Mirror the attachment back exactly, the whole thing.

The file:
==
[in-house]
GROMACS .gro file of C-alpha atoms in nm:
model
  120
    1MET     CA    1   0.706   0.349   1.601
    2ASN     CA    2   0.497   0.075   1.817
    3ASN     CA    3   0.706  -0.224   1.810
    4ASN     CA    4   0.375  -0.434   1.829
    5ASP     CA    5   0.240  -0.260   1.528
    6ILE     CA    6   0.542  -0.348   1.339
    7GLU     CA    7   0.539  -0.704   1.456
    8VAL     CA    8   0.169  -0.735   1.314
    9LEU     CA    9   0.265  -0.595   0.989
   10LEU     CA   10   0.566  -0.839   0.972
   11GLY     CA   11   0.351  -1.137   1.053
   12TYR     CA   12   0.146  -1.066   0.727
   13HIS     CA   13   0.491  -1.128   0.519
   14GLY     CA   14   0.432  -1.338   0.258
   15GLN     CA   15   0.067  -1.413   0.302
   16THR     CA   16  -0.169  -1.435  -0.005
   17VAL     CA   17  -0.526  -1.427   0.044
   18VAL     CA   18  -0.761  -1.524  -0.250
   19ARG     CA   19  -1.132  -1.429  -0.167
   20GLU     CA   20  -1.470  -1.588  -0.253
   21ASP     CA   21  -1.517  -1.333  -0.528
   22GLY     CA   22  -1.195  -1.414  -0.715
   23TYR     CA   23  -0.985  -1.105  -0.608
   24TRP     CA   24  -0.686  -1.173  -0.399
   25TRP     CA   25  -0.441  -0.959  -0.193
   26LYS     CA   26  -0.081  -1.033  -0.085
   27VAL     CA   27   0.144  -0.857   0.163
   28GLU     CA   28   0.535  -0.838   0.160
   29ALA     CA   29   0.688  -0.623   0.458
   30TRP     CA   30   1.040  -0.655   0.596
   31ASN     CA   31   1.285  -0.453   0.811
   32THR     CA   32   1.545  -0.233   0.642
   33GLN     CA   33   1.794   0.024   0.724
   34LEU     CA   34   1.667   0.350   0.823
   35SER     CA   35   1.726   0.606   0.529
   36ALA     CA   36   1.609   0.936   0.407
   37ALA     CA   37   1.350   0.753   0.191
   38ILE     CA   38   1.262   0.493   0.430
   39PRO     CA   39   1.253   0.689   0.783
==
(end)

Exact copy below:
[in-house]
GROMACS .gro file of C-alpha atoms in nm:
model
  120
    1MET     CA    1   0.706   0.349   1.601
    2ASN     CA    2   0.497   0.075   1.817
    3ASN     CA    3   0.706  -0.224   1.810
    4ASN     CA    4   0.375  -0.434   1.829
    5ASP     CA    5   0.240  -0.260   1.528
    6ILE     CA    6   0.542  -0.348   1.339
    7GLU     CA    7   0.539  -0.704   1.456
    8VAL     CA    8   0.169  -0.735   1.314
    9LEU     CA    9   0.265  -0.595   0.989
   10LEU     CA   10   0.566  -0.839   0.972
   11GLY     CA   11   0.351  -1.137   1.053
   12TYR     CA   12   0.146  -1.066   0.727
   13HIS     CA   13   0.491  -1.128   0.519
   14GLY     CA   14   0.432  -1.338   0.258
   15GLN     CA   15   0.067  -1.413   0.302
   16THR     CA   16  -0.169  -1.435  -0.005
   17VAL     CA   17  -0.526  -1.427   0.044
   18VAL     CA   18  -0.761  -1.524  -0.250
   19ARG     CA   19  -1.132  -1.429  -0.167
   20GLU     CA   20  -1.470  -1.588  -0.253
   21ASP     CA   21  -1.517  -1.333  -0.528
   22GLY     CA   22  -1.195  -1.414  -0.715
   23TYR     CA   23  -0.985  -1.105  -0.608
   24TRP     CA   24  -0.686  -1.173  -0.399
   25TRP     CA   25  -0.441  -0.959  -0.193
   26LYS     CA   26  -0.081  -1.033  -0.085
   27VAL     CA   27   0.144  -0.857   0.163
   28GLU     CA   28   0.535  -0.838   0.160
   29ALA     CA   29   0.688  -0.623   0.458
   30TRP     CA   30   1.040  -0.655   0.596
   31ASN     CA   31   1.285  -0.453   0.811
   32THR     CA   32   1.545  -0.233   0.642
   33GLN     CA   33   1.794   0.024   0.724
   34LEU     CA   34   1.667   0.350   0.823
   35SER     CA   35   1.726   0.606   0.529
   36ALA     CA   36   1.609   0.936   0.407
   37ALA     CA   37   1.350   0.753   0.191
   38ILE     CA   38   1.262   0.493   0.430
   39PRO     CA   39   1.253   0.689   0.783